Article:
The Microsoft marketing strategy makes the most out of traditional tools. The team uses demographic and behavioral segmentation strategies and a mix of differentiated and undifferentiated targeting strategies to nail marketing's 4Ps (product, place, price, and promotion) in each region.

Microsoft website

6. L’Oreal

L'Oreal, the world-renowned beauty and cosmetics brand, has skillfully implemented a global marketing strategy that has proven successful across different countries. This company understands that what may work in one country does not necessarily translate to success in another. L'Oreal's international market strategy incorporates insights and best practices from around the world, tailoring products to meet the specific needs of local consumers.

For instance, in response to research showing a preference for skin whitening products among Asian consumers, L'Oreal developed a range of products specifically catering to this demand. This attention to local preferences, executed by a dedicated manager or team in each region, helps L'Oreal maintain its status as a leading brand in beauty and cosmetics.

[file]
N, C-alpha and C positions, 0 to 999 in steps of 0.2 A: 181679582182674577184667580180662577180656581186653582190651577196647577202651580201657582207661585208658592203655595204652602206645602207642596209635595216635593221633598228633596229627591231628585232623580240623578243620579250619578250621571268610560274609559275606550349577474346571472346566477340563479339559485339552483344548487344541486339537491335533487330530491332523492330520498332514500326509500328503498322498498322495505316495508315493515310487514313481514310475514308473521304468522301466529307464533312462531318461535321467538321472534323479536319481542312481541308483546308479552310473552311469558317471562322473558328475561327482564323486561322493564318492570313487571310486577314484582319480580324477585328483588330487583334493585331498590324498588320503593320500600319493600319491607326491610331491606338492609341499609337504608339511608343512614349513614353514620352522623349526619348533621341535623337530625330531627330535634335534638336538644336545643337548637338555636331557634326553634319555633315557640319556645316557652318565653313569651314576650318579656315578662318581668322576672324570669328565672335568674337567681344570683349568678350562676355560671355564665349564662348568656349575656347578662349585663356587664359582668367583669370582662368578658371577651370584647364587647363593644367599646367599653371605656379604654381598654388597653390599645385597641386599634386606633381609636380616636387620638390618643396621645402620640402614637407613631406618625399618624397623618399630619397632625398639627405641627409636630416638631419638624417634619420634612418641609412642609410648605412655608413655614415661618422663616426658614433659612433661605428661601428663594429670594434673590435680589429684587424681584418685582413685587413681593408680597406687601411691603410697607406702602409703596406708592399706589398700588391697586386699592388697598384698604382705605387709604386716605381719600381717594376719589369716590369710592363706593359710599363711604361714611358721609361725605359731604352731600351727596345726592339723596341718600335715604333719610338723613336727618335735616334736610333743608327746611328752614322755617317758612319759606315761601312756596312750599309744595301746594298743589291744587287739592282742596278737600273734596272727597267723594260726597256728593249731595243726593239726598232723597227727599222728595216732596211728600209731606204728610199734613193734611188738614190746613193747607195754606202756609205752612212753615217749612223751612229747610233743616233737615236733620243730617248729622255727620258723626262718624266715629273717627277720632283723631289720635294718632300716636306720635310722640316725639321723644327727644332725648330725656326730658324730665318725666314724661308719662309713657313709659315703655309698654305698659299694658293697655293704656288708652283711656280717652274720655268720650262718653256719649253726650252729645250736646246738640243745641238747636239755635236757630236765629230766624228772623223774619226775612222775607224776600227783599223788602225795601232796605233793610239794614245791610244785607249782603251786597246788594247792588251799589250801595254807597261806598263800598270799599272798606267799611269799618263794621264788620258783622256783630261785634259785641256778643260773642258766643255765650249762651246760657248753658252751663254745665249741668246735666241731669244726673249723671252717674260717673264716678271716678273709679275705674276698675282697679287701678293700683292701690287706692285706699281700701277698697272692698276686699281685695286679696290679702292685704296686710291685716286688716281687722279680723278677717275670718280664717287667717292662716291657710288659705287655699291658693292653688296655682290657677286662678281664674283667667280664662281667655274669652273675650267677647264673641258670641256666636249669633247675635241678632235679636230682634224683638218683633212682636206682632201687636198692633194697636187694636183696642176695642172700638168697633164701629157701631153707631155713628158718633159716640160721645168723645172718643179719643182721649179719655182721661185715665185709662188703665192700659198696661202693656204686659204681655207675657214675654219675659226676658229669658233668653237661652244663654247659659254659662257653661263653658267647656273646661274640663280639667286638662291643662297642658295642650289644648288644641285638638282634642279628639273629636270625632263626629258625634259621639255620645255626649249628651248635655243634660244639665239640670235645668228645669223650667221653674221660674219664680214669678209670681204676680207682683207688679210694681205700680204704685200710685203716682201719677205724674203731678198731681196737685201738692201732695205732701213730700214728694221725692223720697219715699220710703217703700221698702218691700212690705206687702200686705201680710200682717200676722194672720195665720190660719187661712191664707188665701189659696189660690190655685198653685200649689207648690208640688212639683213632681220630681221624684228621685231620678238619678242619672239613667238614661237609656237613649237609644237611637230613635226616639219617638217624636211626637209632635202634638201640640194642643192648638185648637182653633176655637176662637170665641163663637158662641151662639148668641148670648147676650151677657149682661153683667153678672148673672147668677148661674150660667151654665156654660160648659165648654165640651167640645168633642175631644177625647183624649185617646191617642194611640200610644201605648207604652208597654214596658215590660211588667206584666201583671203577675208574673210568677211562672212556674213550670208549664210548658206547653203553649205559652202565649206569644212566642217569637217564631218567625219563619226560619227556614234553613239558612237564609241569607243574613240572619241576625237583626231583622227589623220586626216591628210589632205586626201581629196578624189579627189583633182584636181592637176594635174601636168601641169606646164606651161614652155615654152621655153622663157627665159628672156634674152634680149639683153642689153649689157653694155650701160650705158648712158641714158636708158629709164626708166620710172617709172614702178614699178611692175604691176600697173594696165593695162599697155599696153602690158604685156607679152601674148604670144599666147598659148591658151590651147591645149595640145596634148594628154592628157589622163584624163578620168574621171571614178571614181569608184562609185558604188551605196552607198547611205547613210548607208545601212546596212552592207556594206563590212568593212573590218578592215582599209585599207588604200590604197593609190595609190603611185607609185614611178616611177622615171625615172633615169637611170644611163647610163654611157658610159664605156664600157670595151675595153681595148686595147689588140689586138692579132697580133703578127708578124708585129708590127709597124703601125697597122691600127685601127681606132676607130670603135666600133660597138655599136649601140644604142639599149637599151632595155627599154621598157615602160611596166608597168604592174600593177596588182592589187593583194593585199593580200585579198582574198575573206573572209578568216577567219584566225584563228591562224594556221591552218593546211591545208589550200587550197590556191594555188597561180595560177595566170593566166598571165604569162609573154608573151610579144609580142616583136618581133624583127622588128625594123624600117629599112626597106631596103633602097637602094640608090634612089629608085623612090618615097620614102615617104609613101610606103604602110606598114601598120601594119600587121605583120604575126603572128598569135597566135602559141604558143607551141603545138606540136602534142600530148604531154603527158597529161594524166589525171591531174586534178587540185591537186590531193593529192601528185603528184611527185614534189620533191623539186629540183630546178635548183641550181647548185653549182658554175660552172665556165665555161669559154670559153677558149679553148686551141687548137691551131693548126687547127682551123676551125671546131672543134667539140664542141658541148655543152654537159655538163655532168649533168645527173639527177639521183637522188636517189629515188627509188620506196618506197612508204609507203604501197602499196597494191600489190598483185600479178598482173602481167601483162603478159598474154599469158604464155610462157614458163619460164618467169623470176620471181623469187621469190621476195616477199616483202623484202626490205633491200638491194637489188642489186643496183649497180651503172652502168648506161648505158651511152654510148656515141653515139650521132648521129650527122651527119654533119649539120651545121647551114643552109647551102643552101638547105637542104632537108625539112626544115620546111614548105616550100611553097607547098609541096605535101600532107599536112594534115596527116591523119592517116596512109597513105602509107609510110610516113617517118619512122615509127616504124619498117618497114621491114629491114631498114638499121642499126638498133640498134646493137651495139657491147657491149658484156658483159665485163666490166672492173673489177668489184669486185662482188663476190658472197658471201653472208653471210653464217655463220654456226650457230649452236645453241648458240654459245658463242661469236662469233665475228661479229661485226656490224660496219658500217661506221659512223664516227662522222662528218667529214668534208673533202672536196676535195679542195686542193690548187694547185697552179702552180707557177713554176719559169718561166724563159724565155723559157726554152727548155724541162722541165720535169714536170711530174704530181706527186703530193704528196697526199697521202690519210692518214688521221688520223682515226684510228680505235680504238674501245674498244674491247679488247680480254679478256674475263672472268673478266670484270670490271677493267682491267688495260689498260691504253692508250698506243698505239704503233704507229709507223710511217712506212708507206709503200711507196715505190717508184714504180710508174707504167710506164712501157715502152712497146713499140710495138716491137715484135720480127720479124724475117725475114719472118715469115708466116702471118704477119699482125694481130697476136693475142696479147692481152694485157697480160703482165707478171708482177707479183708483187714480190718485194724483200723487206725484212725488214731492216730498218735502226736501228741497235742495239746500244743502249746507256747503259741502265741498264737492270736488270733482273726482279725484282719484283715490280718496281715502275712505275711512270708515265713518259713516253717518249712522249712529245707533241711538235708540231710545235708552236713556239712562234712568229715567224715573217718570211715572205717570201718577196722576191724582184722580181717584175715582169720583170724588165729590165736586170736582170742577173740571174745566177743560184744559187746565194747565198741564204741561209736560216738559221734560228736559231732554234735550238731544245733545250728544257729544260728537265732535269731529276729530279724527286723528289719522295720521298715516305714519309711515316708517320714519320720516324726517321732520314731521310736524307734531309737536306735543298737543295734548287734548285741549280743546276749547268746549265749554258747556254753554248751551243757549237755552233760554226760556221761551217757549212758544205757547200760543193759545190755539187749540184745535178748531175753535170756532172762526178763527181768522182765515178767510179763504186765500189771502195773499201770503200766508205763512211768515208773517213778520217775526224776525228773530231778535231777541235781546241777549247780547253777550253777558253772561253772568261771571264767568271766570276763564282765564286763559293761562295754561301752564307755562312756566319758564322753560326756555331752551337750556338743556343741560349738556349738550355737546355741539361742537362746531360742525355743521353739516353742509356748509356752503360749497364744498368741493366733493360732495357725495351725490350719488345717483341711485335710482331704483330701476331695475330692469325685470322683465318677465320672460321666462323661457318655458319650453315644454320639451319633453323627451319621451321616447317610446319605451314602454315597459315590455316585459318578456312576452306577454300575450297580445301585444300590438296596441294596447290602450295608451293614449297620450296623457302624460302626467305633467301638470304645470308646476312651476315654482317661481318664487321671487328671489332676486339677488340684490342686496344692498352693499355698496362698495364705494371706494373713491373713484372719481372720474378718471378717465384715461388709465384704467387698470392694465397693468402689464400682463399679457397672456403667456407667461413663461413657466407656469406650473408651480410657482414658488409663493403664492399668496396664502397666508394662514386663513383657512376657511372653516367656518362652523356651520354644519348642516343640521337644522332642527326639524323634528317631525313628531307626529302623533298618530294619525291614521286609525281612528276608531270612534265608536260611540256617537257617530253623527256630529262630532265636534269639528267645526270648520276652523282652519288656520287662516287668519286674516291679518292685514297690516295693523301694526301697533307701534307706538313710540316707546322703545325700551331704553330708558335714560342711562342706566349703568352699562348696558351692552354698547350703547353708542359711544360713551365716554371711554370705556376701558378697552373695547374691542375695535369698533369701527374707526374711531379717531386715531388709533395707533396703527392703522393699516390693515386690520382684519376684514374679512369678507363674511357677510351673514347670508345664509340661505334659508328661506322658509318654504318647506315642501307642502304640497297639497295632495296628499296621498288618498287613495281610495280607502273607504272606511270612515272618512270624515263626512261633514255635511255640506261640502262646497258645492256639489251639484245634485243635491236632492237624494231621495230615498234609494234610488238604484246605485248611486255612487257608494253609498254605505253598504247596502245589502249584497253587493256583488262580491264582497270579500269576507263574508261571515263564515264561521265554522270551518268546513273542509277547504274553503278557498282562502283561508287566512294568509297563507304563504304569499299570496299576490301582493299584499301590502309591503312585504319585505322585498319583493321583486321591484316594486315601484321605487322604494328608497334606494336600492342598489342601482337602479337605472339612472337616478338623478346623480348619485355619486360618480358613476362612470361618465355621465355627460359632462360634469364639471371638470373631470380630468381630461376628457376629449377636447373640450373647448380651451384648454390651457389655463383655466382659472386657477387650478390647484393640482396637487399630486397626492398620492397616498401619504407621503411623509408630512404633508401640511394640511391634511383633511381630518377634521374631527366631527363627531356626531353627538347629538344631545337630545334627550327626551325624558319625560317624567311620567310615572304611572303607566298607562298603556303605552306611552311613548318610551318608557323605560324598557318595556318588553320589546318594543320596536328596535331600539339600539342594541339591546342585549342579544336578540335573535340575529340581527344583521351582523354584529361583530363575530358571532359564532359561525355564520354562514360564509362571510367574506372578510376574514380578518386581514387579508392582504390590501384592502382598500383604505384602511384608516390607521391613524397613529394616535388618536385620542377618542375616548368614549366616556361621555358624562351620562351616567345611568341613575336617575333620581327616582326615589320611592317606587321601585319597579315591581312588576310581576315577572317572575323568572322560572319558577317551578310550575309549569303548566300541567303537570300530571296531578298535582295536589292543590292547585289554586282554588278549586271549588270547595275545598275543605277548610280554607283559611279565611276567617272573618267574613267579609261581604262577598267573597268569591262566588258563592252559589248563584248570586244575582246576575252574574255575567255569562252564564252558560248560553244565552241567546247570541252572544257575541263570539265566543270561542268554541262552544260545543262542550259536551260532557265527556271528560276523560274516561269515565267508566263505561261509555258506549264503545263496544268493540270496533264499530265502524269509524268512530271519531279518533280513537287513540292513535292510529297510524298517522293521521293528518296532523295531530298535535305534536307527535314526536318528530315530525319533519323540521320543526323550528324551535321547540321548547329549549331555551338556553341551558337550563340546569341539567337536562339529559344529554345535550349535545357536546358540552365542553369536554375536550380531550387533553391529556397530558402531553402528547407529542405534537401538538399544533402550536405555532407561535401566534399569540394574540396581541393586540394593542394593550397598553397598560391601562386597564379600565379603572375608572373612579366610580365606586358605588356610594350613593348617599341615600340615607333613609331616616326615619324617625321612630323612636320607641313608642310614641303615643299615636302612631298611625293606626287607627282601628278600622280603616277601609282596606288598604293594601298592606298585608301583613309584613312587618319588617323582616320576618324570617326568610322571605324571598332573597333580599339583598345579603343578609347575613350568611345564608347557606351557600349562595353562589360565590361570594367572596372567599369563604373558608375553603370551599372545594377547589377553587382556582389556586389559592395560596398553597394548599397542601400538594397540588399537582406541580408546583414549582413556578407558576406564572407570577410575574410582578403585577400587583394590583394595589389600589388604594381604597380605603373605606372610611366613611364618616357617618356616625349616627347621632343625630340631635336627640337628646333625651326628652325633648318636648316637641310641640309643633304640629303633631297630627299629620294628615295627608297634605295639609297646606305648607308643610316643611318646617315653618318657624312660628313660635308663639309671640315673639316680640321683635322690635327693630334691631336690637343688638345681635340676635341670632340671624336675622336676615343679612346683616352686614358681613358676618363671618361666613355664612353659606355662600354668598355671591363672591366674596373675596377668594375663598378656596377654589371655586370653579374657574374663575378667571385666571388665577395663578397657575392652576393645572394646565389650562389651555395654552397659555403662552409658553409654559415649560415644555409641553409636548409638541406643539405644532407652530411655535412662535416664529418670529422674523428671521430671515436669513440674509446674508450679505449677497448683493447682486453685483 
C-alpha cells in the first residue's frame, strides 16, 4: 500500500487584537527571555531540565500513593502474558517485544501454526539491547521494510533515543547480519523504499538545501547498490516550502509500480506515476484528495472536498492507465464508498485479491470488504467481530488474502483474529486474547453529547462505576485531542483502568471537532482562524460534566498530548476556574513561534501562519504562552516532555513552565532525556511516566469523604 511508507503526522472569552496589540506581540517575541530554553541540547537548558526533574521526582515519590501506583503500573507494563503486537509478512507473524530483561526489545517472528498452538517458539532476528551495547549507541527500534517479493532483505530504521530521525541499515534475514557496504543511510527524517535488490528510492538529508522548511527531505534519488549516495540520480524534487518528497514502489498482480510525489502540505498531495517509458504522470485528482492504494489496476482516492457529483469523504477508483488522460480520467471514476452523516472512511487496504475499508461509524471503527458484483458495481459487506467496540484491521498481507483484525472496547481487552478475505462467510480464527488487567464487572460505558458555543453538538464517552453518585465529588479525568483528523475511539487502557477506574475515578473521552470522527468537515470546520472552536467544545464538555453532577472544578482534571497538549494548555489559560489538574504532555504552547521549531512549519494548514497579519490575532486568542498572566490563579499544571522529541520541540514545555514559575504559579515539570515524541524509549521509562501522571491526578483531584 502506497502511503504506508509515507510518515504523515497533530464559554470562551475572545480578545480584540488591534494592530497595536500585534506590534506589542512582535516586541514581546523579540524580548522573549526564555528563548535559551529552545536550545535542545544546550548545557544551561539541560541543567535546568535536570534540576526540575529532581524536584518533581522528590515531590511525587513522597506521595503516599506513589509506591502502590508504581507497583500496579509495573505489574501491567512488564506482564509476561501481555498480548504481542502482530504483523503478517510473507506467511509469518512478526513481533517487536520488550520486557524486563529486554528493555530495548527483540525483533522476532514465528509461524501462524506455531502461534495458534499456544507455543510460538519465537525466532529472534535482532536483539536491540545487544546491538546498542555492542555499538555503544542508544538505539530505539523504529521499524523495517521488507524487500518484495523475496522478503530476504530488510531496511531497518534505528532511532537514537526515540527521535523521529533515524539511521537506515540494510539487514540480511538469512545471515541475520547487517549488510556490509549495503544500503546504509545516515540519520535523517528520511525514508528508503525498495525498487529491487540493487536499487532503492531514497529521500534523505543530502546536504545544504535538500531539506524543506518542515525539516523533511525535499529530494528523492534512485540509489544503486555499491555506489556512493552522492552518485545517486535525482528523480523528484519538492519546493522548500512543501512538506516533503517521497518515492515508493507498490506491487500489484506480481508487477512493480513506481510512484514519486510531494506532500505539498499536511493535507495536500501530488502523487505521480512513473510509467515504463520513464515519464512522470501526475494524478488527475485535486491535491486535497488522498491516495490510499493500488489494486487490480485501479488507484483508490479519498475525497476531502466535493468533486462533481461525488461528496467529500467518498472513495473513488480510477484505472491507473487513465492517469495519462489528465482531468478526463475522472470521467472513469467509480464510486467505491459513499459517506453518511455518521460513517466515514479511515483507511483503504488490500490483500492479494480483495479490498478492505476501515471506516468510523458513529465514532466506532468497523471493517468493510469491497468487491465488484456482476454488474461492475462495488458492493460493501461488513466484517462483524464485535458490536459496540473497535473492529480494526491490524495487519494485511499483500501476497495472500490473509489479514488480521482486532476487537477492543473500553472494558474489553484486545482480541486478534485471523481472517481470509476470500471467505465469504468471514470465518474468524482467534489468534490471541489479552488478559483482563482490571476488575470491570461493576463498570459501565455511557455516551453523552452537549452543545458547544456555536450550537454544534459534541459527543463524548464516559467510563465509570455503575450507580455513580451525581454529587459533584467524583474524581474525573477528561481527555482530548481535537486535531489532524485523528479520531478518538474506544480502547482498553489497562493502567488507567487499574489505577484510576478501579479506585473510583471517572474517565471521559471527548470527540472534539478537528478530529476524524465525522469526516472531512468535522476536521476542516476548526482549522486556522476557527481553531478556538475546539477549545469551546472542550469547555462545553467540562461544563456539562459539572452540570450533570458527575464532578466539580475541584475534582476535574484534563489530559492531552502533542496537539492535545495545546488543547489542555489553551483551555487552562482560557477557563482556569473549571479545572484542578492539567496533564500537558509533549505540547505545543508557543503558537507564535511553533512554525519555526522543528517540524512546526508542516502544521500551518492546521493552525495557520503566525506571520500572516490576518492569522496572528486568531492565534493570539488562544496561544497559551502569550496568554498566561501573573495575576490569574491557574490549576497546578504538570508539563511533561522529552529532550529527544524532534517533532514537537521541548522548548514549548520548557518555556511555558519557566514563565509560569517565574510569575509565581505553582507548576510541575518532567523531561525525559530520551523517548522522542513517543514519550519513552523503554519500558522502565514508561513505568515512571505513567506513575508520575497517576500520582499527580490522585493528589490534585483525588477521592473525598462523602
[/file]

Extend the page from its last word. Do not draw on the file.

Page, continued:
7. Dunkin Donuts

Dunkin Donuts, an iconic brand originating from the United States, illustrates a successful global branding strategy through its adaptation to international markets. The company, famous for its doughnuts and coffee, has managed to retain its brand identity while simultaneously catering to local tastes across different countries.